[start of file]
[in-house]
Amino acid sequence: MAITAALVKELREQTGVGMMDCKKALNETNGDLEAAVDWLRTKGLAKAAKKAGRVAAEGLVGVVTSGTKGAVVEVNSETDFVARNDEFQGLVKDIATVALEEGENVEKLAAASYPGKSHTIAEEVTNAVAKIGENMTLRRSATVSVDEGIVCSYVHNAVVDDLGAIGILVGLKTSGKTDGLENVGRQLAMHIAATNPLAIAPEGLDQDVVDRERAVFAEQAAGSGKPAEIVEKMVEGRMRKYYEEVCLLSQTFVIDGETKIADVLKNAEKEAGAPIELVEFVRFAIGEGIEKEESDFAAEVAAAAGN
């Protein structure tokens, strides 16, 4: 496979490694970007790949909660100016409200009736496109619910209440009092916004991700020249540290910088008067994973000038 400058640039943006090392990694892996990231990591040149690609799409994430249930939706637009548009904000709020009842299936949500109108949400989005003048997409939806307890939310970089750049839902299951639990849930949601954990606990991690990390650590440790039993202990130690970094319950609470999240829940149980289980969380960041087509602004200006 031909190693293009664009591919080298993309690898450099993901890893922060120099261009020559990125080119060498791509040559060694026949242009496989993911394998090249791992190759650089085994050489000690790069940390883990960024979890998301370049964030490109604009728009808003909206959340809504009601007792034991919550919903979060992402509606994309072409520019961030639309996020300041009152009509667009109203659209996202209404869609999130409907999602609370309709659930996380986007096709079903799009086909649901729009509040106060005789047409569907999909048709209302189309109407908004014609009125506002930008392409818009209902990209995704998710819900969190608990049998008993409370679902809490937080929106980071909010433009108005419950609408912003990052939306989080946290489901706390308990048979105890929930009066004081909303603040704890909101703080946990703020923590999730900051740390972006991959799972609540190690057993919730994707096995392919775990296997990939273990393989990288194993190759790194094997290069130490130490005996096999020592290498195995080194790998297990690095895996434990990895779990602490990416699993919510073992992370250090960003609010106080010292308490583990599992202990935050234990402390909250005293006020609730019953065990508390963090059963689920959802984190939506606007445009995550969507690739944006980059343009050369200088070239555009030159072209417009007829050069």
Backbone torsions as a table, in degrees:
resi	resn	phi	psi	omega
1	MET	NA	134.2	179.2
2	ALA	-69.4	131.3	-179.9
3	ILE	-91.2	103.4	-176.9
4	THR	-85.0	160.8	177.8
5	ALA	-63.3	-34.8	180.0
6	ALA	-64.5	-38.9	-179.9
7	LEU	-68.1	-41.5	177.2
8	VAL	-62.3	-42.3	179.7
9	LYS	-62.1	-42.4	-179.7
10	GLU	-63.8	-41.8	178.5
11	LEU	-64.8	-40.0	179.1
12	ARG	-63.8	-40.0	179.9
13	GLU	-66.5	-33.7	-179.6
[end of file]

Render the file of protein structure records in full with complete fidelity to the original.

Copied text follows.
[in-house]
Amino acid sequence: MAITAALVKELREQTGVGMMDCKKALNETNGDLEAAVDWLRTKGLAKAAKKAGRVAAEGLVGVVTSGTKGAVVEVNSETDFVARNDEFQGLVKDIATVALEEGENVEKLAAASYPGKSHTIAEEVTNAVAKIGENMTLRRSATVSVDEGIVCSYVHNAVVDDLGAIGILVGLKTSGKTDGLENVGRQLAMHIAATNPLAIAPEGLDQDVVDRERAVFAEQAAGSGKPAEIVEKMVEGRMRKYYEEVCLLSQTFVIDGETKIADVLKNAEKEAGAPIELVEFVRFAIGEGIEKEESDFAAEVAAAAGN
């Protein structure tokens, strides 16, 4: 496979490694970007790949909660100016409200009736496109619910209440009092916004991700020249540290910088008067994973000038 400058640039943006090392990694892996990231990591040149690609799409994430249930939706637009548009904000709020009842299936949500109108949400989005003048997409939806307890939310970089750049839902299951639990849930949601954990606990991690990390650590440790039993202990130690970094319950609470999240829940149980289980969380960041087509602004200006 031909190693293009664009591919080298993309690898450099993901890893922060120099261009020559990125080119060498791509040559060694026949242009496989993911394998090249791992190759650089085994050489000690790069940390883990960024979890998301370049964030490109604009728009808003909206959340809504009601007792034991919550919903979060992402509606994309072409520019961030639309996020300041009152009509667009109203659209996202209404869609999130409907999602609370309709659930996380986007096709079903799009086909649901729009509040106060005789047409569907999909048709209302189309109407908004014609009125506002930008392409818009209902990209995704998710819900969190608990049998008993409370679902809490937080929106980071909010433009108005419950609408912003990052939306989080946290489901706390308990048979105890929930009066004081909303603040704890909101703080946990703020923590999730900051740390972006991959799972609540190690057993919730994707096995392919775990296997990939273990393989990288194993190759790194094997290069130490130490005996096999020592290498195995080194790998297990690095895996434990990895779990602490990416699993919510073992992370250090960003609010106080010292308490583990599992202990935050234990402390909250005293006020609730019953065990508390963090059963689920959802984190939506606007445009995550969507690739944006980059343009050369200088070239555009030159072209417009007829050069």
Backbone torsions as a table, in degrees:
resi	resn	phi	psi	omega
1	MET	NA	134.2	179.2
2	ALA	-69.4	131.3	-179.9
3	ILE	-91.2	103.4	-176.9
4	THR	-85.0	160.8	177.8
5	ALA	-63.3	-34.8	180.0
6	ALA	-64.5	-38.9	-179.9
7	LEU	-68.1	-41.5	177.2
8	VAL	-62.3	-42.3	179.7
9	LYS	-62.1	-42.4	-179.7
10	GLU	-63.8	-41.8	178.5
11	LEU	-64.8	-40.0	179.1
12	ARG	-63.8	-40.0	179.9
13	GLU	-66.5	-33.7	-179.6